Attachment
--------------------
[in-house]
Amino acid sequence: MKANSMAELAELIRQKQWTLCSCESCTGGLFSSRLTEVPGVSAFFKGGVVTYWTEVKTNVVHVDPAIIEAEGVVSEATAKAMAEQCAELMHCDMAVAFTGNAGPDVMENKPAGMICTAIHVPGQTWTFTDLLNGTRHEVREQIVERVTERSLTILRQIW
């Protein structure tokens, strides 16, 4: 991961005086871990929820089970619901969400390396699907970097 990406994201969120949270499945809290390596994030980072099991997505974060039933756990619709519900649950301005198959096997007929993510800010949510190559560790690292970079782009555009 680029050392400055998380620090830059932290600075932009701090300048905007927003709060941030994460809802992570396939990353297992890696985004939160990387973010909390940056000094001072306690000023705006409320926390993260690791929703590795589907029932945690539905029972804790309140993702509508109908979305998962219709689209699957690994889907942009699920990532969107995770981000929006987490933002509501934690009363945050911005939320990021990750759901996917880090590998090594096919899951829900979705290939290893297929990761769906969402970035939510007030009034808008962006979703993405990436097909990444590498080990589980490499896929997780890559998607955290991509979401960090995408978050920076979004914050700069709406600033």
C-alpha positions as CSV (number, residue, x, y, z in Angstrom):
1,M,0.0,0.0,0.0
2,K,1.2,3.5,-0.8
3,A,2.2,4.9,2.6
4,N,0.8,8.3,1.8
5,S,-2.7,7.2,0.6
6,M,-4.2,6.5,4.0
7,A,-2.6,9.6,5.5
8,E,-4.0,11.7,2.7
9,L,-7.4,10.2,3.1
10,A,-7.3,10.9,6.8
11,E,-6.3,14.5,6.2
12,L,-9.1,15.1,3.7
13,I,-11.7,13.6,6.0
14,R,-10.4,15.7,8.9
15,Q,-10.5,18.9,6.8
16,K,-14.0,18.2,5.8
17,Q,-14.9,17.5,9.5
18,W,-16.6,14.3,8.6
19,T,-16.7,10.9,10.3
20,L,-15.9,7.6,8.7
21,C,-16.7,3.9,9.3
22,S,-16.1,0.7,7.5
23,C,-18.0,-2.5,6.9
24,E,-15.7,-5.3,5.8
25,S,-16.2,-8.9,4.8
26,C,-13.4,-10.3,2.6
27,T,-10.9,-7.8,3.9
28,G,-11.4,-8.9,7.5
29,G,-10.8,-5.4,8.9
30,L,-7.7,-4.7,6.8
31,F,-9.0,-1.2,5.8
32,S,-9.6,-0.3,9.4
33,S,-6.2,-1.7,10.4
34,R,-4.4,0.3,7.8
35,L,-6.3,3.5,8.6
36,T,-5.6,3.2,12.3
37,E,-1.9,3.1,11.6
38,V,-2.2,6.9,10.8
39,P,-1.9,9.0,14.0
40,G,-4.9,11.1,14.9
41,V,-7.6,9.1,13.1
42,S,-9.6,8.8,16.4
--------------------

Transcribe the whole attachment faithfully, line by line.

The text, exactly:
[in-house]
Amino acid sequence: MKANSMAELAELIRQKQWTLCSCESCTGGLFSSRLTEVPGVSAFFKGGVVTYWTEVKTNVVHVDPAIIEAEGVVSEATAKAMAEQCAELMHCDMAVAFTGNAGPDVMENKPAGMICTAIHVPGQTWTFTDLLNGTRHEVREQIVERVTERSLTILRQIW
């Protein structure tokens, strides 16, 4: 991961005086871990929820089970619901969400390396699907970097 990406994201969120949270499945809290390596994030980072099991997505974060039933756990619709519900649950301005198959096997007929993510800010949510190559560790690292970079782009555009 680029050392400055998380620090830059932290600075932009701090300048905007927003709060941030994460809802992570396939990353297992890696985004939160990387973010909390940056000094001072306690000023705006409320926390993260690791929703590795589907029932945690539905029972804790309140993702509508109908979305998962219709689209699957690994889907942009699920990532969107995770981000929006987490933002509501934690009363945050911005939320990021990750759901996917880090590998090594096919899951829900979705290939290893297929990761769906969402970035939510007030009034808008962006979703993405990436097909990444590498080990589980490499896929997780890559998607955290991509979401960090995408978050920076979004914050700069709406600033």
C-alpha positions as CSV (number, residue, x, y, z in Angstrom):
1,M,0.0,0.0,0.0
2,K,1.2,3.5,-0.8
3,A,2.2,4.9,2.6
4,N,0.8,8.3,1.8
5,S,-2.7,7.2,0.6
6,M,-4.2,6.5,4.0
7,A,-2.6,9.6,5.5
8,E,-4.0,11.7,2.7
9,L,-7.4,10.2,3.1
10,A,-7.3,10.9,6.8
11,E,-6.3,14.5,6.2
12,L,-9.1,15.1,3.7
13,I,-11.7,13.6,6.0
14,R,-10.4,15.7,8.9
15,Q,-10.5,18.9,6.8
16,K,-14.0,18.2,5.8
17,Q,-14.9,17.5,9.5
18,W,-16.6,14.3,8.6
19,T,-16.7,10.9,10.3
20,L,-15.9,7.6,8.7
21,C,-16.7,3.9,9.3
22,S,-16.1,0.7,7.5
23,C,-18.0,-2.5,6.9
24,E,-15.7,-5.3,5.8
25,S,-16.2,-8.9,4.8
26,C,-13.4,-10.3,2.6
27,T,-10.9,-7.8,3.9
28,G,-11.4,-8.9,7.5
29,G,-10.8,-5.4,8.9
30,L,-7.7,-4.7,6.8
31,F,-9.0,-1.2,5.8
32,S,-9.6,-0.3,9.4
33,S,-6.2,-1.7,10.4
34,R,-4.4,0.3,7.8
35,L,-6.3,3.5,8.6
36,T,-5.6,3.2,12.3
37,E,-1.9,3.1,11.6
38,V,-2.2,6.9,10.8
39,P,-1.9,9.0,14.0
40,G,-4.9,11.1,14.9
41,V,-7.6,9.1,13.1
42,S,-9.6,8.8,16.4